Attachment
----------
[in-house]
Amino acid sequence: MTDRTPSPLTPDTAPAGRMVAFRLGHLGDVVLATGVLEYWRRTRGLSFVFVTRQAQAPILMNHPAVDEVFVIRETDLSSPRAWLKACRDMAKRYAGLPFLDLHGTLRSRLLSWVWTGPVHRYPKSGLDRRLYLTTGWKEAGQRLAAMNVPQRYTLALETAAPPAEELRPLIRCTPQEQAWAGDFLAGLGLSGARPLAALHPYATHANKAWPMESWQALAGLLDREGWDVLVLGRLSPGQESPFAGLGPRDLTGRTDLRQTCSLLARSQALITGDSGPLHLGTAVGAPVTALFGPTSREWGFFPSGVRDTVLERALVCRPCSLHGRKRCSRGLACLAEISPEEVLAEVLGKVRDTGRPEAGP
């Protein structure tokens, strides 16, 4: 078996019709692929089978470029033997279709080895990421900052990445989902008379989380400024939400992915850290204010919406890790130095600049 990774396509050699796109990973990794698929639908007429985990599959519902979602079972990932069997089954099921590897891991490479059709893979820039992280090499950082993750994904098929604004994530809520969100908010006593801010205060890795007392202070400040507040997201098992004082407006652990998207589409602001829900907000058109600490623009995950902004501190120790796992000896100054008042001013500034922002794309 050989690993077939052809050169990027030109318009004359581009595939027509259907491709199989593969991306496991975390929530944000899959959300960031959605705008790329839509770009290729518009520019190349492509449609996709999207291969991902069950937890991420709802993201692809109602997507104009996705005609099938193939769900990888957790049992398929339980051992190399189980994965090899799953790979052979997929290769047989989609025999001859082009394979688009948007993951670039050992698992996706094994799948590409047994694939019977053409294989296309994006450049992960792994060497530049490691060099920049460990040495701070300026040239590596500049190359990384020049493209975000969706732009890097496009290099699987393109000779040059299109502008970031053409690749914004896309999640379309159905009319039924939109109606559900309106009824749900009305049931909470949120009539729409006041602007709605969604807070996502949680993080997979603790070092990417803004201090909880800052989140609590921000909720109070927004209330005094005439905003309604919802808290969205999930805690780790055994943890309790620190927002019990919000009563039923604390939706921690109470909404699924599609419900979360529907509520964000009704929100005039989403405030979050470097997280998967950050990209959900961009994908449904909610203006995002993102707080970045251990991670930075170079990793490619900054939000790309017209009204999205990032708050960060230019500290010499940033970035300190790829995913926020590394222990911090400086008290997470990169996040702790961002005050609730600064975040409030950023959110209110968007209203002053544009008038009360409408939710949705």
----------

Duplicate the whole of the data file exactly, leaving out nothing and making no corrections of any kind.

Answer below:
[in-house]
Amino acid sequence: MTDRTPSPLTPDTAPAGRMVAFRLGHLGDVVLATGVLEYWRRTRGLSFVFVTRQAQAPILMNHPAVDEVFVIRETDLSSPRAWLKACRDMAKRYAGLPFLDLHGTLRSRLLSWVWTGPVHRYPKSGLDRRLYLTTGWKEAGQRLAAMNVPQRYTLALETAAPPAEELRPLIRCTPQEQAWAGDFLAGLGLSGARPLAALHPYATHANKAWPMESWQALAGLLDREGWDVLVLGRLSPGQESPFAGLGPRDLTGRTDLRQTCSLLARSQALITGDSGPLHLGTAVGAPVTALFGPTSREWGFFPSGVRDTVLERALVCRPCSLHGRKRCSRGLACLAEISPEEVLAEVLGKVRDTGRPEAGP
């Protein structure tokens, strides 16, 4: 078996019709692929089978470029033997279709080895990421900052990445989902008379989380400024939400992915850290204010919406890790130095600049 990774396509050699796109990973990794698929639908007429985990599959519902979602079972990932069997089954099921590897891991490479059709893979820039992280090499950082993750994904098929604004994530809520969100908010006593801010205060890795007392202070400040507040997201098992004082407006652990998207589409602001829900907000058109600490623009995950902004501190120790796992000896100054008042001013500034922002794309 050989690993077939052809050169990027030109318009004359581009595939027509259907491709199989593969991306496991975390929530944000899959959300960031959605705008790329839509770009290729518009520019190349492509449609996709999207291969991902069950937890991420709802993201692809109602997507104009996705005609099938193939769900990888957790049992398929339980051992190399189980994965090899799953790979052979997929290769047989989609025999001859082009394979688009948007993951670039050992698992996706094994799948590409047994694939019977053409294989296309994006450049992960792994060497530049490691060099920049460990040495701070300026040239590596500049190359990384020049493209975000969706732009890097496009290099699987393109000779040059299109502008970031053409690749914004896309999640379309159905009319039924939109109606559900309106009824749900009305049931909470949120009539729409006041602007709605969604807070996502949680993080997979603790070092990417803004201090909880800052989140609590921000909720109070927004209330005094005439905003309604919802808290969205999930805690780790055994943890309790620190927002019990919000009563039923604390939706921690109470909404699924599609419900979360529907509520964000009704929100005039989403405030979050470097997280998967950050990209959900961009994908449904909610203006995002993102707080970045251990991670930075170079990793490619900054939000790309017209009204999205990032708050960060230019500290010499940033970035300190790829995913926020590394222990911090400086008290997470990169996040702790961002005050609730600064975040409030950023959110209110968007209203002053544009008038009360409408939710949705």